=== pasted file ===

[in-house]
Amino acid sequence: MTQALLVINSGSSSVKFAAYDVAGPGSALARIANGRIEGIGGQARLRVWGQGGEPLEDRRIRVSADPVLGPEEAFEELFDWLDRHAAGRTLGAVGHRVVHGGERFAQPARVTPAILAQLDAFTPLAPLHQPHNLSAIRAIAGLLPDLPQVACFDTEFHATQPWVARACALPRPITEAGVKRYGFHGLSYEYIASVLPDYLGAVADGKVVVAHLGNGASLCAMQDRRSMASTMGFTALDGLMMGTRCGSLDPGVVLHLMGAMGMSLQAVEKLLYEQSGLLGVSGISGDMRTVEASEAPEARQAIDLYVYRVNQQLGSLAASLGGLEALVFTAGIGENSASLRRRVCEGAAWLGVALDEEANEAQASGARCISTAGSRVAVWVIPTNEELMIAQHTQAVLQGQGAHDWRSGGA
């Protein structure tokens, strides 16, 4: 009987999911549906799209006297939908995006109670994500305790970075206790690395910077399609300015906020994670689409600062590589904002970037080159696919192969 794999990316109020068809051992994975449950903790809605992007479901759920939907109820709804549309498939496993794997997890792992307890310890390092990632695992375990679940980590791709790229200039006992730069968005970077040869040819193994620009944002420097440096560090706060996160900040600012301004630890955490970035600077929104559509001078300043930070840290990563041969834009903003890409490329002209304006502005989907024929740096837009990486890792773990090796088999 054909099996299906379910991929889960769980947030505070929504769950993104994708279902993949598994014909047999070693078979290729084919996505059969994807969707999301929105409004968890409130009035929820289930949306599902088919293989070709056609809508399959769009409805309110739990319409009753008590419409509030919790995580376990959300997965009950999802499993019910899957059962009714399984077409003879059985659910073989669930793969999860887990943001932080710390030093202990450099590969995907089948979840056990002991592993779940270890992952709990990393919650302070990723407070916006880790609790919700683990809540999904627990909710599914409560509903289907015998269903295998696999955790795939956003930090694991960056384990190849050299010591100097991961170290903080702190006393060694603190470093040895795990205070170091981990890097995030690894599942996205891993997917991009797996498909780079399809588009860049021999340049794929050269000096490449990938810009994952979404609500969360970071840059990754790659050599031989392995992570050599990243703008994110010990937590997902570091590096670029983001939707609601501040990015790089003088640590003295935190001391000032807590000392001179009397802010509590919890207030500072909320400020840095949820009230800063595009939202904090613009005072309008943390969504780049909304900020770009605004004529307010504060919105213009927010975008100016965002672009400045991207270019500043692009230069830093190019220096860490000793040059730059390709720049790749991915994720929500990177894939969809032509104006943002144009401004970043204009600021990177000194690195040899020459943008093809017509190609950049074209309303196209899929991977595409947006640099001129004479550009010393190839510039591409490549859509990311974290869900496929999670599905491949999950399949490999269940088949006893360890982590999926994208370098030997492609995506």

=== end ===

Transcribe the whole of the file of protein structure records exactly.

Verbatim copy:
[in-house]
Amino acid sequence: MTQALLVINSGSSSVKFAAYDVAGPGSALARIANGRIEGIGGQARLRVWGQGGEPLEDRRIRVSADPVLGPEEAFEELFDWLDRHAAGRTLGAVGHRVVHGGERFAQPARVTPAILAQLDAFTPLAPLHQPHNLSAIRAIAGLLPDLPQVACFDTEFHATQPWVARACALPRPITEAGVKRYGFHGLSYEYIASVLPDYLGAVADGKVVVAHLGNGASLCAMQDRRSMASTMGFTALDGLMMGTRCGSLDPGVVLHLMGAMGMSLQAVEKLLYEQSGLLGVSGISGDMRTVEASEAPEARQAIDLYVYRVNQQLGSLAASLGGLEALVFTAGIGENSASLRRRVCEGAAWLGVALDEEANEAQASGARCISTAGSRVAVWVIPTNEELMIAQHTQAVLQGQGAHDWRSGGA
């Protein structure tokens, strides 16, 4: 009987999911549906799209006297939908995006109670994500305790970075206790690395910077399609300015906020994670689409600062590589904002970037080159696919192969 794999990316109020068809051992994975449950903790809605992007479901759920939907109820709804549309498939496993794997997890792992307890310890390092990632695992375990679940980590791709790229200039006992730069968005970077040869040819193994620009944002420097440096560090706060996160900040600012301004630890955490970035600077929104559509001078300043930070840290990563041969834009903003890409490329002209304006502005989907024929740096837009990486890792773990090796088999 054909099996299906379910991929889960769980947030505070929504769950993104994708279902993949598994014909047999070693078979290729084919996505059969994807969707999301929105409004968890409130009035929820289930949306599902088919293989070709056609809508399959769009409805309110739990319409009753008590419409509030919790995580376990959300997965009950999802499993019910899957059962009714399984077409003879059985659910073989669930793969999860887990943001932080710390030093202990450099590969995907089948979840056990002991592993779940270890992952709990990393919650302070990723407070916006880790609790919700683990809540999904627990909710599914409560509903289907015998269903295998696999955790795939956003930090694991960056384990190849050299010591100097991961170290903080702190006393060694603190470093040895795990205070170091981990890097995030690894599942996205891993997917991009797996498909780079399809588009860049021999340049794929050269000096490449990938810009994952979404609500969360970071840059990754790659050599031989392995992570050599990243703008994110010990937590997902570091590096670029983001939707609601501040990015790089003088640590003295935190001391000032807590000392001179009397802010509590919890207030500072909320400020840095949820009230800063595009939202904090613009005072309008943390969504780049909304900020770009605004004529307010504060919105213009927010975008100016965002672009400045991207270019500043692009230069830093190019220096860490000793040059730059390709720049790749991915994720929500990177894939969809032509104006943002144009401004970043204009600021990177000194690195040899020459943008093809017509190609950049074209309303196209899929991977595409947006640099001129004479550009010393190839510039591409490549859509990311974290869900496929999670599905491949999950399949490999269940088949006893360890982590999926994208370098030997492609995506």